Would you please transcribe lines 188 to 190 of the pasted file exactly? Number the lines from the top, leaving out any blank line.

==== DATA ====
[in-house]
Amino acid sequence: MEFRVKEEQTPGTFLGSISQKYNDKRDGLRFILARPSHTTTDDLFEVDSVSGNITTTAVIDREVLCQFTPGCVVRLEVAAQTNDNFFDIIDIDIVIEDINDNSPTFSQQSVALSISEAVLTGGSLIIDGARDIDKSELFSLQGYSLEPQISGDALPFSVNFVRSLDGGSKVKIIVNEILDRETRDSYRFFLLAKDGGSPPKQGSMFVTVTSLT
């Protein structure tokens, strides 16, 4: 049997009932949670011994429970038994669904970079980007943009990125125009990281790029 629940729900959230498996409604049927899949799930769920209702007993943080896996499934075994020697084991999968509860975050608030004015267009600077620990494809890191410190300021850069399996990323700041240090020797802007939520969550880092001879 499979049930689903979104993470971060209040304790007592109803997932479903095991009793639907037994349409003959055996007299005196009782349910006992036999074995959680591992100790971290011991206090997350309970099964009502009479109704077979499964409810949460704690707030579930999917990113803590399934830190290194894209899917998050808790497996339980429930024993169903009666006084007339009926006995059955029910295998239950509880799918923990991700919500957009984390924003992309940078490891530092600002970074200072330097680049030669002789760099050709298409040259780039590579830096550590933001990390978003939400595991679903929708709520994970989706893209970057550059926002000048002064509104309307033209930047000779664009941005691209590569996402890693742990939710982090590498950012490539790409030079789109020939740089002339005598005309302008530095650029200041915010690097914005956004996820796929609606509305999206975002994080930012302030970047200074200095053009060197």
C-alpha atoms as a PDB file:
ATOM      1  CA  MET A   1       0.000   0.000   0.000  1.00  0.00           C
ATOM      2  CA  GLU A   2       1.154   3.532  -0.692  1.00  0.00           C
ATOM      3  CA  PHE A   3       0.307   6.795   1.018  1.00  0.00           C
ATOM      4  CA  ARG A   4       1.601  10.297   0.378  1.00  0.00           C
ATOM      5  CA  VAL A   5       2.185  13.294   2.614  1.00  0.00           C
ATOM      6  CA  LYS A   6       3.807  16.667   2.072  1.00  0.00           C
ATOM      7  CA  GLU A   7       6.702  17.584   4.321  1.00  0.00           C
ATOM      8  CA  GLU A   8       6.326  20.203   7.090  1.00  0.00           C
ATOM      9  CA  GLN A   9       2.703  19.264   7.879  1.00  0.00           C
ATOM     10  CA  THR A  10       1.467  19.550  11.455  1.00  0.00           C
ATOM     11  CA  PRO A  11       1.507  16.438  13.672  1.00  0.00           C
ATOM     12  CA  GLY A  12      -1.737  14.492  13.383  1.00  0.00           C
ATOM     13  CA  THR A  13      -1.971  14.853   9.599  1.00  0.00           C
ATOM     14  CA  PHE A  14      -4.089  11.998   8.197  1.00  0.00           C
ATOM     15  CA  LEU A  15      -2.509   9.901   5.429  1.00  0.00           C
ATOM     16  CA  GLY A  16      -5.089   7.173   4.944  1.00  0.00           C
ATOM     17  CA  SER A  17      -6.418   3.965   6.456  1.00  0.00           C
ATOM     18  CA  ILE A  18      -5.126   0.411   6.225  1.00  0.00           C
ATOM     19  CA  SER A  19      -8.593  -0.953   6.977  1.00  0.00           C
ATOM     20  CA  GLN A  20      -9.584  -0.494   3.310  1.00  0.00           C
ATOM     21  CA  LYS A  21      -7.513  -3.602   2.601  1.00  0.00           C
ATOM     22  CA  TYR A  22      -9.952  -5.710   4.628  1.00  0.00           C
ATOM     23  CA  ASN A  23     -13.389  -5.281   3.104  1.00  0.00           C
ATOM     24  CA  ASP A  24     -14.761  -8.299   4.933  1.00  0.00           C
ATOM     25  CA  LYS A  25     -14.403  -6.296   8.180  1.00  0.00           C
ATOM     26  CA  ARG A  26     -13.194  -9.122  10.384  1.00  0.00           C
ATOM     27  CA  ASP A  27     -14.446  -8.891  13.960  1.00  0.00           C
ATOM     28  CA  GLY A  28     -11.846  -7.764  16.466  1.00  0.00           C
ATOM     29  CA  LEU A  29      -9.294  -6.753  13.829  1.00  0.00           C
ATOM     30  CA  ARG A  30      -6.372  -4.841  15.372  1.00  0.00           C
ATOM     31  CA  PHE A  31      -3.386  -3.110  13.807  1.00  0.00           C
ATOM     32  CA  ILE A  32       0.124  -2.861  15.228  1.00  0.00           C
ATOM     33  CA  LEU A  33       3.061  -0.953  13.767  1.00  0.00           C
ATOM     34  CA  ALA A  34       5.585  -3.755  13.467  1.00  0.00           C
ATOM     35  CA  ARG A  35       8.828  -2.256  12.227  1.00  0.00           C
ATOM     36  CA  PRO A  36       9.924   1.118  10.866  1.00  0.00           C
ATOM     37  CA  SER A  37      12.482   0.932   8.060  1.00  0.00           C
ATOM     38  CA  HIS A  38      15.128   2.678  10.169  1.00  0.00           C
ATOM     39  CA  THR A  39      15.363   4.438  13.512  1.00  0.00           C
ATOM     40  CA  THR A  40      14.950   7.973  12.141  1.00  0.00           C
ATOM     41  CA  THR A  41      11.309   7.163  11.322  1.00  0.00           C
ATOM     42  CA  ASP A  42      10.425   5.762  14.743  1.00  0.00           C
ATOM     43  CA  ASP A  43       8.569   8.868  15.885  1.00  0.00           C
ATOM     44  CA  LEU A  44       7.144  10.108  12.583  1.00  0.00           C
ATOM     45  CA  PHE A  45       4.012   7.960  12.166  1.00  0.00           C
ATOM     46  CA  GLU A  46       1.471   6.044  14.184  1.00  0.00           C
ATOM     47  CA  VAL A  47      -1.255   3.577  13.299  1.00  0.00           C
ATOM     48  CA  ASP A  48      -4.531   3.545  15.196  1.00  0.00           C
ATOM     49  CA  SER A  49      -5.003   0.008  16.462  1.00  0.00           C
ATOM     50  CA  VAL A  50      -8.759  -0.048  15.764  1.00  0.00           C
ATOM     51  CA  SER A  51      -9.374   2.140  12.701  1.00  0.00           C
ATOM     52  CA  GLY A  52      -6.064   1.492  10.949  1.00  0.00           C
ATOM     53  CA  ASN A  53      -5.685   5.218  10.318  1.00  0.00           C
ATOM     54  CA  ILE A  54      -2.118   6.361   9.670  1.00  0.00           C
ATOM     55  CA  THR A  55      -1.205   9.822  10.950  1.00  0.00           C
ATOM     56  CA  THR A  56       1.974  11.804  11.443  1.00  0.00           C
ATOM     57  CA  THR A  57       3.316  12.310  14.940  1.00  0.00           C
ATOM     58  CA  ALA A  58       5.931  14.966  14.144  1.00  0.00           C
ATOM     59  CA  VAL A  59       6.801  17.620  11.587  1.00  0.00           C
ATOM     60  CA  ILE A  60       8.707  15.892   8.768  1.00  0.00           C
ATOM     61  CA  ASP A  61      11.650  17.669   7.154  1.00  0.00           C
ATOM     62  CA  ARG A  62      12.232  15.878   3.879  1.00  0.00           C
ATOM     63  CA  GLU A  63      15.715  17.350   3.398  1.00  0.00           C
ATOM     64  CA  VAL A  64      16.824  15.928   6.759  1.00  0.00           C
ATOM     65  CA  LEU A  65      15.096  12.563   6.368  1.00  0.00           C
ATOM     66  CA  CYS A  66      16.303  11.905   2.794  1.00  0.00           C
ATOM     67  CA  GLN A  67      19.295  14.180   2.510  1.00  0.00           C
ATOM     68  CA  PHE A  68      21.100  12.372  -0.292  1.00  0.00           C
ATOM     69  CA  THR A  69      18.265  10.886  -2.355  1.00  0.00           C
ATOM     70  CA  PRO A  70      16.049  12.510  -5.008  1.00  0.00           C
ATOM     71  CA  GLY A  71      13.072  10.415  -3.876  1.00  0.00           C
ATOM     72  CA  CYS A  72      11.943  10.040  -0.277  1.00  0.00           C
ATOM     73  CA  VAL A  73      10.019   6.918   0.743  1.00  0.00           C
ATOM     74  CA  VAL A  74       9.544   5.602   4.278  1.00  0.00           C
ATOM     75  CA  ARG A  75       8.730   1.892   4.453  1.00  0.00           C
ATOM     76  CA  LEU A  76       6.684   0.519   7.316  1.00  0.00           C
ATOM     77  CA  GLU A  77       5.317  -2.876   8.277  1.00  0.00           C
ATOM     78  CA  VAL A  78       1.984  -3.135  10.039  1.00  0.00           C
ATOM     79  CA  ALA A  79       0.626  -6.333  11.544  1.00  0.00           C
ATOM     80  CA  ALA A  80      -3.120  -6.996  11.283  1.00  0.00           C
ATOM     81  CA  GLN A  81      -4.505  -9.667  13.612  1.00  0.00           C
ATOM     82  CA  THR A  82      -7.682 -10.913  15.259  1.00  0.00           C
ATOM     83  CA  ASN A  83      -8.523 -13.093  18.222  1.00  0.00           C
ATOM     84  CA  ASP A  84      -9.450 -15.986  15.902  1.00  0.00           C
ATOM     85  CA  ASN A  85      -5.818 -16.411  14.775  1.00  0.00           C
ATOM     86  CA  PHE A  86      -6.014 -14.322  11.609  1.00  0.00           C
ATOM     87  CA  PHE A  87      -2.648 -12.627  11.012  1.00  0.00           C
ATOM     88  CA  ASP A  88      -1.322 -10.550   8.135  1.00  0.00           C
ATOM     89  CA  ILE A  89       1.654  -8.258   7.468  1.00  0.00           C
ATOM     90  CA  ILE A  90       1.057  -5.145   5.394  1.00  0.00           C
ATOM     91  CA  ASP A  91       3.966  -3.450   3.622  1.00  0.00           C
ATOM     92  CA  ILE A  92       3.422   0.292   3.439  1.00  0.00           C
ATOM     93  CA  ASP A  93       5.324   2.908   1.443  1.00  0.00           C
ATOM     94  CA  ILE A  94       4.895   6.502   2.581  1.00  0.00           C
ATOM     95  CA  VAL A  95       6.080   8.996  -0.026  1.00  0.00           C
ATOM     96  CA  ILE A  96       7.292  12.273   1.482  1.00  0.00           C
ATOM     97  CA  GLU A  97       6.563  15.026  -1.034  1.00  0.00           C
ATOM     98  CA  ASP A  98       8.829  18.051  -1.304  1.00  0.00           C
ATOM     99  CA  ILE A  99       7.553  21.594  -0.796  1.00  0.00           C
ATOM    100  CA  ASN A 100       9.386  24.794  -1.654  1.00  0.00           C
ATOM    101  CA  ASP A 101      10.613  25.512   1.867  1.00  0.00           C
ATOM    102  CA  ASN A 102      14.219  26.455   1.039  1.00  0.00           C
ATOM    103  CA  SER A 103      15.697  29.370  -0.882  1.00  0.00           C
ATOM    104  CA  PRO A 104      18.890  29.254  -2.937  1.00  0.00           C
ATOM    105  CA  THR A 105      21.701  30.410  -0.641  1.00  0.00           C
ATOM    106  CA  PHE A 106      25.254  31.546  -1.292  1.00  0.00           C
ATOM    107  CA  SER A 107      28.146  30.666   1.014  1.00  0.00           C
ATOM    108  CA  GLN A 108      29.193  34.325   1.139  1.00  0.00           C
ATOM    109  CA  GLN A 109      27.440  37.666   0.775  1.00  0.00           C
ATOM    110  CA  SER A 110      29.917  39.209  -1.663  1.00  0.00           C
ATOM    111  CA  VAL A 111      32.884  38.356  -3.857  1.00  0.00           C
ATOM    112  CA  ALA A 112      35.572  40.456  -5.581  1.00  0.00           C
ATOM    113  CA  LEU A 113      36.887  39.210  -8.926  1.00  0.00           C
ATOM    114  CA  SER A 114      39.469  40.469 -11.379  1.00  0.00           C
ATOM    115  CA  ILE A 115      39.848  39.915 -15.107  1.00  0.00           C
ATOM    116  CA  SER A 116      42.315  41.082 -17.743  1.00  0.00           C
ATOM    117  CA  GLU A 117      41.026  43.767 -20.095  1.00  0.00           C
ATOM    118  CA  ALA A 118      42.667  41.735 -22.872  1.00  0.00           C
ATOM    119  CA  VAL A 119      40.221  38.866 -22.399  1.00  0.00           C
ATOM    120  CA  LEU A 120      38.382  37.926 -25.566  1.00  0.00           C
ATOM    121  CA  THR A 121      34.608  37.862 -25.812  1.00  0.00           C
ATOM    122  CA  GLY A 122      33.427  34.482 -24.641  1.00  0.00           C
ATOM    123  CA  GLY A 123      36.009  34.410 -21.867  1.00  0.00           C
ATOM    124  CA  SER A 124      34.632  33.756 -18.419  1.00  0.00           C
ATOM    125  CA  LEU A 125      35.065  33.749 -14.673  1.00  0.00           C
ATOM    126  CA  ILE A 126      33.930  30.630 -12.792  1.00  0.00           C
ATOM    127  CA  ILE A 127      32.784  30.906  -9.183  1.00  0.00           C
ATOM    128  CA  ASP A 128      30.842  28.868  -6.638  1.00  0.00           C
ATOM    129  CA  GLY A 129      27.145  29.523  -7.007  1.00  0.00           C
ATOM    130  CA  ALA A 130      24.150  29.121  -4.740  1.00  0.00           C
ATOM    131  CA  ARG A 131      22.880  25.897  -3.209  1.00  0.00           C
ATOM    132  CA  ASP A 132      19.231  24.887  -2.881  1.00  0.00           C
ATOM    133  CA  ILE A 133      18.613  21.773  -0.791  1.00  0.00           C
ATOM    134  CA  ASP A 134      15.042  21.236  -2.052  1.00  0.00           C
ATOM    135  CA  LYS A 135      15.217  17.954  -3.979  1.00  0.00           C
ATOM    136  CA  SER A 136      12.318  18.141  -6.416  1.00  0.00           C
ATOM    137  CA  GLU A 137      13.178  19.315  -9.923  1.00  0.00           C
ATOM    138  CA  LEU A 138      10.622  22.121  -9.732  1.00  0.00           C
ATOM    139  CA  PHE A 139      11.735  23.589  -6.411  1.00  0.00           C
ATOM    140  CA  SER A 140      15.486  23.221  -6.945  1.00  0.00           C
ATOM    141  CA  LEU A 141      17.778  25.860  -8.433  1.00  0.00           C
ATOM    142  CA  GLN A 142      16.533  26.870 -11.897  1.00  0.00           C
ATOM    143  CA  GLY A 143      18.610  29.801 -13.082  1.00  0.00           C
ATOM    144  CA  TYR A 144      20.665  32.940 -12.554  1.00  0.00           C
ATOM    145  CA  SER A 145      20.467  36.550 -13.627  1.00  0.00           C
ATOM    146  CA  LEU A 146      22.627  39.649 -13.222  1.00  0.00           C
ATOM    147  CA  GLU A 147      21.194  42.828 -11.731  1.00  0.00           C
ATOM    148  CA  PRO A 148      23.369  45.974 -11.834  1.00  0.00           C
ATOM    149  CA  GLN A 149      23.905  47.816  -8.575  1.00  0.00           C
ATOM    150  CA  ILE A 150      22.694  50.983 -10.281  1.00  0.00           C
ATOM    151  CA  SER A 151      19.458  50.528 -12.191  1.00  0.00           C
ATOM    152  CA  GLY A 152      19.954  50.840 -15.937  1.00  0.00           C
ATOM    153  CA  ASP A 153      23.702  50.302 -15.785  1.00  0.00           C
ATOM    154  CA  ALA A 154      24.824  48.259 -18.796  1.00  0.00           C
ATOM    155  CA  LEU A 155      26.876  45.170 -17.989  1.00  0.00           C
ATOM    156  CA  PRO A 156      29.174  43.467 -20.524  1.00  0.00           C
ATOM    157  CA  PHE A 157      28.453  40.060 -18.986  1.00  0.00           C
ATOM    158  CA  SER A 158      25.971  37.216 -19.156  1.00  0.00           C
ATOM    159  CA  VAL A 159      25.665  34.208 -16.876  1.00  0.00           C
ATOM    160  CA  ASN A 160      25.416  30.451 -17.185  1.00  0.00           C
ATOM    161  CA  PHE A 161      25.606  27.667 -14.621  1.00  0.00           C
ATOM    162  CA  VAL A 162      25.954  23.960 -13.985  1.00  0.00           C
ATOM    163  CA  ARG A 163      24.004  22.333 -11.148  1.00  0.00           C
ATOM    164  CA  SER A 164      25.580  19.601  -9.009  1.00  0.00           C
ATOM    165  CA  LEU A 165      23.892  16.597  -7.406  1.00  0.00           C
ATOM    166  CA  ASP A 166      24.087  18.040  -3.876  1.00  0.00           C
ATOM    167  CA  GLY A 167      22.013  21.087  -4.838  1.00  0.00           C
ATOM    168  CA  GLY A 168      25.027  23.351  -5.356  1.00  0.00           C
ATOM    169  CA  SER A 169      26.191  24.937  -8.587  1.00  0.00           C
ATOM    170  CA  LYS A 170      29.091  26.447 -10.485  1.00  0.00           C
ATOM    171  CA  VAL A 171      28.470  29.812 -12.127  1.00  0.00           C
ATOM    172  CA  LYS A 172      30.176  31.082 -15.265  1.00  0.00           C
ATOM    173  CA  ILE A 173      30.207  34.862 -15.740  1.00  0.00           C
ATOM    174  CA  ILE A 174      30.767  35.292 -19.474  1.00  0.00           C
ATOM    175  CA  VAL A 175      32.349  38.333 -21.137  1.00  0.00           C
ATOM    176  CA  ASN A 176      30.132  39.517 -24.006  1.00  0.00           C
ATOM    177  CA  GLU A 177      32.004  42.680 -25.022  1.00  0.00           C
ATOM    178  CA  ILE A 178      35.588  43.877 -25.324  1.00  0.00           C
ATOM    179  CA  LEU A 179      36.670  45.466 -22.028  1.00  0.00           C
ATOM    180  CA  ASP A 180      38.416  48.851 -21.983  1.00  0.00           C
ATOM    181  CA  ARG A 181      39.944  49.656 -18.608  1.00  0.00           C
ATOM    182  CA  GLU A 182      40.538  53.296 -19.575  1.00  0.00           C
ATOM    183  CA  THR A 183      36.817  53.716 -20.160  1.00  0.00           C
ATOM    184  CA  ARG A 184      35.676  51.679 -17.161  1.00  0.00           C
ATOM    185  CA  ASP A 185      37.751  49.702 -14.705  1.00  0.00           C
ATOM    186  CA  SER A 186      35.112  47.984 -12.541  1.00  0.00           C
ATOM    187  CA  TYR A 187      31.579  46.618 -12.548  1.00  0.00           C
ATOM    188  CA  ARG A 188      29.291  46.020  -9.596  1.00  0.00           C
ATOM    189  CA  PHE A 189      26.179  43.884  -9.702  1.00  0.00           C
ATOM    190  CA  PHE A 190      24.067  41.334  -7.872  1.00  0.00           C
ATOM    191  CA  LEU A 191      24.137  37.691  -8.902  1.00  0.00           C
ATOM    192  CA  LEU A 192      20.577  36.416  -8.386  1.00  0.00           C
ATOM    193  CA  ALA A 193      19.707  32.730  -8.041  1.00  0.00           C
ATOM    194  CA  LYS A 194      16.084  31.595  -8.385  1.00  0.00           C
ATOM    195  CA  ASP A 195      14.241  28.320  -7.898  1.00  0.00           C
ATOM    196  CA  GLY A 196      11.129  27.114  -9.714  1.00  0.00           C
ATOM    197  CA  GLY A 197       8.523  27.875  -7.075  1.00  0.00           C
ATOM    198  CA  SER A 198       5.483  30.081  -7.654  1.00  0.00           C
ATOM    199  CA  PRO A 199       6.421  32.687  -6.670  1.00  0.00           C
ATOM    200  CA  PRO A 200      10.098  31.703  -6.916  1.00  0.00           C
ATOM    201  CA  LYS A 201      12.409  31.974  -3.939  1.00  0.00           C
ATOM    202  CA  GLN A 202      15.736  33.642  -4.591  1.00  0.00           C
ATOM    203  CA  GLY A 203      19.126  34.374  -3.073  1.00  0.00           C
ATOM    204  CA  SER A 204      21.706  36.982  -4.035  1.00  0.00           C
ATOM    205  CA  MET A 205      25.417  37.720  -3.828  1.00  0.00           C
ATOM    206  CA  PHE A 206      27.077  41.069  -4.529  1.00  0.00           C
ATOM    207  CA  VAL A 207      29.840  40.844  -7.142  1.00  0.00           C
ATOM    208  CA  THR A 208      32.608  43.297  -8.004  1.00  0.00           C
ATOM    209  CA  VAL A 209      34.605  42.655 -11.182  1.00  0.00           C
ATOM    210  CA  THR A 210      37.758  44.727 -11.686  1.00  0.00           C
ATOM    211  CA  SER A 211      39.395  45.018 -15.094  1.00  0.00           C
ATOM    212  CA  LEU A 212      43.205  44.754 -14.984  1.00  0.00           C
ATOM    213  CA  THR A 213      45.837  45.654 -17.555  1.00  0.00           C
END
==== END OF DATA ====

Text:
ATOM    184  CA  ARG A 184      35.676  51.679 -17.161  1.00  0.00           C
ATOM    185  CA  ASP A 185      37.751  49.702 -14.705  1.00  0.00           C
ATOM    186  CA  SER A 186      35.112  47.984 -12.541  1.00  0.00           C